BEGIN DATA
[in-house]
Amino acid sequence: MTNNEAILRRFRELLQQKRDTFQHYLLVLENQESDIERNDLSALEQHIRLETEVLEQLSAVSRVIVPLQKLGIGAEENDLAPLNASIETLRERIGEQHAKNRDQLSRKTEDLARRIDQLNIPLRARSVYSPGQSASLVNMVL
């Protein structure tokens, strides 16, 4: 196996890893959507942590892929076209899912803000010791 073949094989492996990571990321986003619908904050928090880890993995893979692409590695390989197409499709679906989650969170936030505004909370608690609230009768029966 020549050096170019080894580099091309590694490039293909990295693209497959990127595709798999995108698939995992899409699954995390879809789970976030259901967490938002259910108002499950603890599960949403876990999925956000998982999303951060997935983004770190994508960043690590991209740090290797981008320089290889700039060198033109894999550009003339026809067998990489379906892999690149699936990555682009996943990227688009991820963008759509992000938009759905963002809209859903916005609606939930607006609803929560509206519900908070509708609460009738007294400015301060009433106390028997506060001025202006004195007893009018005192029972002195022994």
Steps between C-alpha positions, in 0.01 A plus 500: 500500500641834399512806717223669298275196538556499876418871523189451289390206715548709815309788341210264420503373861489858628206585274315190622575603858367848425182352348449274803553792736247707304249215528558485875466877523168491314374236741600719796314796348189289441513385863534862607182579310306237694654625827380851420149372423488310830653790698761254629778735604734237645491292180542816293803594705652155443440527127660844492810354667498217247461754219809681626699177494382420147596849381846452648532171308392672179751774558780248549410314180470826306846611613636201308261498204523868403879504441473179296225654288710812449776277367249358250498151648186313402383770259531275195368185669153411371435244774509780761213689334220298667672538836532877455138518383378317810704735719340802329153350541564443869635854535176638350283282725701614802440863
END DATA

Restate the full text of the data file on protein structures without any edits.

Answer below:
[in-house]
Amino acid sequence: MTNNEAILRRFRELLQQKRDTFQHYLLVLENQESDIERNDLSALEQHIRLETEVLEQLSAVSRVIVPLQKLGIGAEENDLAPLNASIETLRERIGEQHAKNRDQLSRKTEDLARRIDQLNIPLRARSVYSPGQSASLVNMVL
């Protein structure tokens, strides 16, 4: 196996890893959507942590892929076209899912803000010791 073949094989492996990571990321986003619908904050928090880890993995893979692409590695390989197409499709679906989650969170936030505004909370608690609230009768029966 020549050096170019080894580099091309590694490039293909990295693209497959990127595709798999995108698939995992899409699954995390879809789970976030259901967490938002259910108002499950603890599960949403876990999925956000998982999303951060997935983004770190994508960043690590991209740090290797981008320089290889700039060198033109894999550009003339026809067998990489379906892999690149699936990555682009996943990227688009991820963008759509992000938009759905963002809209859903916005609606939930607006609803929560509206519900908070509708609460009738007294400015301060009433106390028997506060001025202006004195007893009018005192029972002195022994």
Steps between C-alpha positions, in 0.01 A plus 500: 500500500641834399512806717223669298275196538556499876418871523189451289390206715548709815309788341210264420503373861489858628206585274315190622575603858367848425182352348449274803553792736247707304249215528558485875466877523168491314374236741600719796314796348189289441513385863534862607182579310306237694654625827380851420149372423488310830653790698761254629778735604734237645491292180542816293803594705652155443440527127660844492810354667498217247461754219809681626699177494382420147596849381846452648532171308392672179751774558780248549410314180470826306846611613636201308261498204523868403879504441473179296225654288710812449776277367249358250498151648186313402383770259531275195368185669153411371435244774509780761213689334220298667672538836532877455138518383378317810704735719340802329153350541564443869635854535176638350283282725701614802440863